The last forty years, then, have been a time of transition. After its move to independence in the late 50s, Tunisia's economy changed from collective socialism in the 1960s to capitalism in the 70s. There was a peaceful succession between presidents in the 80s that involved an innovative economic plan tied to social progress in the 90s. Tunisia seems to have learned well from its past, and the importance of foreign relationships has not been forgotten by Tunisia, which maintains strong diplomatic ties with Europe (especially France) and the United States (see the Tech Fact of the Day).

During our visit, we have been impressed with the progress. Obviously Tunisia has made great inroads towards improving the rights of its citizens and in preparing the country for the 21st century. However, there is still room for improvement. Throughout our visit, it was obvious to us that the government acted as "Big Brother," watching over everything and everyone. We discovered much more genuine fear of the unknown in Tunisia than in Morocco. For example, in Tunisia, we encountered many more problems connecting to the Internet — not because of material limitations, but rather individuals's cautions and concerns about allowing their phone lines to be used for something that might not be considered unacceptable by the government. Plus, Corinne and andrEa were keenly aware that, despite strides being made in the equal treatment of women, women continue to play a secondary role, suffering from the traditional beliefs that clash with the progressive Tunisian agenda. This was more than just confirmed in avowals made by women who confided in us, and who continue to strive for the truly equal treatment they are promised under the law.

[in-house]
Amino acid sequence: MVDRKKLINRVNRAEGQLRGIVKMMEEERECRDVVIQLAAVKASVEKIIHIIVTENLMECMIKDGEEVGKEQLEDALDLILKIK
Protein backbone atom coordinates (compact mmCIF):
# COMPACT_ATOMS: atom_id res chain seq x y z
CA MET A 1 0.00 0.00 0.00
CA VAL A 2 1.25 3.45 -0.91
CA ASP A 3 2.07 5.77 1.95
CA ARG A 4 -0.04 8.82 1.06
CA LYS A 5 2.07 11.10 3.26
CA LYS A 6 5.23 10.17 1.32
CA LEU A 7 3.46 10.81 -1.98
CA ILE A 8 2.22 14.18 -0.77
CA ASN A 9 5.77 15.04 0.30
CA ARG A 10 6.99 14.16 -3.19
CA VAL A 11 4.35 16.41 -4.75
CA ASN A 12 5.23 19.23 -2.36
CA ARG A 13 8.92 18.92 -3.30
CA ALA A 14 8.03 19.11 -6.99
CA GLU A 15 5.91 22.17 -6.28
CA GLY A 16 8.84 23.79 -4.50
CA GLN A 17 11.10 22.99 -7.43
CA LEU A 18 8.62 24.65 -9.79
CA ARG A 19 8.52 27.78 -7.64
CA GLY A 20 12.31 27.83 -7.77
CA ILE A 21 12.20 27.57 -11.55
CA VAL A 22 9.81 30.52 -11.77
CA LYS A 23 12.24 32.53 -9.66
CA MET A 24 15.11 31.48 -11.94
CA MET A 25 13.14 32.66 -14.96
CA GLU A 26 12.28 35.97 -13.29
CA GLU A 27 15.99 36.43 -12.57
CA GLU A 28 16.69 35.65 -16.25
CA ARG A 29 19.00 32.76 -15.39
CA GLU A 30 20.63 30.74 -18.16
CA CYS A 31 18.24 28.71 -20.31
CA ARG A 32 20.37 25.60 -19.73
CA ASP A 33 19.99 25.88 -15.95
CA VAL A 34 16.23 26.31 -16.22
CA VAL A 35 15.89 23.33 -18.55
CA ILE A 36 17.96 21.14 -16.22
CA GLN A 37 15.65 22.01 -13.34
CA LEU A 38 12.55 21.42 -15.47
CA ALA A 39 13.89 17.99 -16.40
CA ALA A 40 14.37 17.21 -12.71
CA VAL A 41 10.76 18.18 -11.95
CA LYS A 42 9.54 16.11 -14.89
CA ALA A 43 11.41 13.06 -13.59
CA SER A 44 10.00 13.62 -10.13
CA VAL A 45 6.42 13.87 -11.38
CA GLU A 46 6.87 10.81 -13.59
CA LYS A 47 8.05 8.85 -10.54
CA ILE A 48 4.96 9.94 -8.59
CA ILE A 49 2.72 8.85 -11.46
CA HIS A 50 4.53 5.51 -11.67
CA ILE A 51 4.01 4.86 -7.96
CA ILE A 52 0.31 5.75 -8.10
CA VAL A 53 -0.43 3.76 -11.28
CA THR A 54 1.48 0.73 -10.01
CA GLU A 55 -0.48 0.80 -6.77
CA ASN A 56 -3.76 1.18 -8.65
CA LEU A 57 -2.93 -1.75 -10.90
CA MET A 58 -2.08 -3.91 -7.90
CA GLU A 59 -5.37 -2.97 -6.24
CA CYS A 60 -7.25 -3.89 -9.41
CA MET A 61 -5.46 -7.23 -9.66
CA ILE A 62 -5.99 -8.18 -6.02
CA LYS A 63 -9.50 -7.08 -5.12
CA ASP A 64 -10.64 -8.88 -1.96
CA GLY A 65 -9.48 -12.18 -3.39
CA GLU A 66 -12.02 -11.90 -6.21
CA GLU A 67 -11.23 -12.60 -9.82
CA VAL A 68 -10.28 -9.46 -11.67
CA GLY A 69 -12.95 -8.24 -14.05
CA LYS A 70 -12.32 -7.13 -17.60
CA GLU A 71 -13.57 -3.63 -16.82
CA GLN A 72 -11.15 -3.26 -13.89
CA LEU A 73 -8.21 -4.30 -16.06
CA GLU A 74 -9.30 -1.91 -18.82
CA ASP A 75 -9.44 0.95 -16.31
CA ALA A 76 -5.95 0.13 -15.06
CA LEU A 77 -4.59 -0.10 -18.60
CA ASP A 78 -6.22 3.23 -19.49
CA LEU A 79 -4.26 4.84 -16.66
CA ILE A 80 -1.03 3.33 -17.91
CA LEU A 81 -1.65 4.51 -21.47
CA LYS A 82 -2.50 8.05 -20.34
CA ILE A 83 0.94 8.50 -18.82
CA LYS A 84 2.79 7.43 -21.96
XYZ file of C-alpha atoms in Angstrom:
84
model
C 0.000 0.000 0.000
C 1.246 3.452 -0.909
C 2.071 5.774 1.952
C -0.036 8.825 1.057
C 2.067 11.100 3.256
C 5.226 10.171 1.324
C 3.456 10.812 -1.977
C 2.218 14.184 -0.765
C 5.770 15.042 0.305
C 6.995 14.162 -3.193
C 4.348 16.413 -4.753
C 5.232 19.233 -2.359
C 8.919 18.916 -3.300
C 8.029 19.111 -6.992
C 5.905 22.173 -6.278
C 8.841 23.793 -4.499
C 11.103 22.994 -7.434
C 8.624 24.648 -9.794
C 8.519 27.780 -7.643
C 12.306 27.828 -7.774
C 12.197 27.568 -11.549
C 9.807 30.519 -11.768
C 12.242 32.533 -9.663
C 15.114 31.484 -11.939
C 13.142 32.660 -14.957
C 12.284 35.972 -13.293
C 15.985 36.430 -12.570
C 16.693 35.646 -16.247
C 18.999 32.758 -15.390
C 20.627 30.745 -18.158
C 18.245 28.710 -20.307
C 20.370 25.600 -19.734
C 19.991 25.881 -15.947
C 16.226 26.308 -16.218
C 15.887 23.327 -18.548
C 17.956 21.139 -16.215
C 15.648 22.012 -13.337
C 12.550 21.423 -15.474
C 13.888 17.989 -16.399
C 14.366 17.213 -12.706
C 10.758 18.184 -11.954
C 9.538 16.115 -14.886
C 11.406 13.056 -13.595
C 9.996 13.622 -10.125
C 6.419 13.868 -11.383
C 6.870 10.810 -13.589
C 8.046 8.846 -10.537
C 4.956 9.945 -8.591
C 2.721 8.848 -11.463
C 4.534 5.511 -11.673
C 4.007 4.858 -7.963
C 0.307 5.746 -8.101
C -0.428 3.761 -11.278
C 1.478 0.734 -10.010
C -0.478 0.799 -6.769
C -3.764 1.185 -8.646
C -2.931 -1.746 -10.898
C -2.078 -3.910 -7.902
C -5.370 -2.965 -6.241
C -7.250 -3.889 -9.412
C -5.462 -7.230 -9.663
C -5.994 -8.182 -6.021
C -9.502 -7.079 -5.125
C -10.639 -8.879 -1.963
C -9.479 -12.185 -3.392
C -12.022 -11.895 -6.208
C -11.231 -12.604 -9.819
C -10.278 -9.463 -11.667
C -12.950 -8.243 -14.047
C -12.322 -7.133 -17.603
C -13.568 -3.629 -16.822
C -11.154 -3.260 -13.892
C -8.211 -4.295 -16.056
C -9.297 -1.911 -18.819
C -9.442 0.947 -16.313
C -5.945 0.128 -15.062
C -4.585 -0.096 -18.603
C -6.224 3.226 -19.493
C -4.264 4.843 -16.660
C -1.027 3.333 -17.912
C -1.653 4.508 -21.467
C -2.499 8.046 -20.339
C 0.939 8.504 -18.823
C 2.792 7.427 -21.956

The November 7th celebration, then, seemed to be a celebration both of President Ben Ali's ten years of rule and of the last 40 years of improvement and growth in Tunisia, often during times of difficulty. Tunisians certainly seem to think well of their president; posters of him are to be found in almost every room of every public building click to view a photograph, restaurant, home, and even on every street corner. click to view a photograph Almost everyone credits him with having guided the country through the last ten difficult years. (We found it interesting that Tunisia was celebrating the tenth anniversary of its first democratic election at about the same time that voters in the United States were voting.)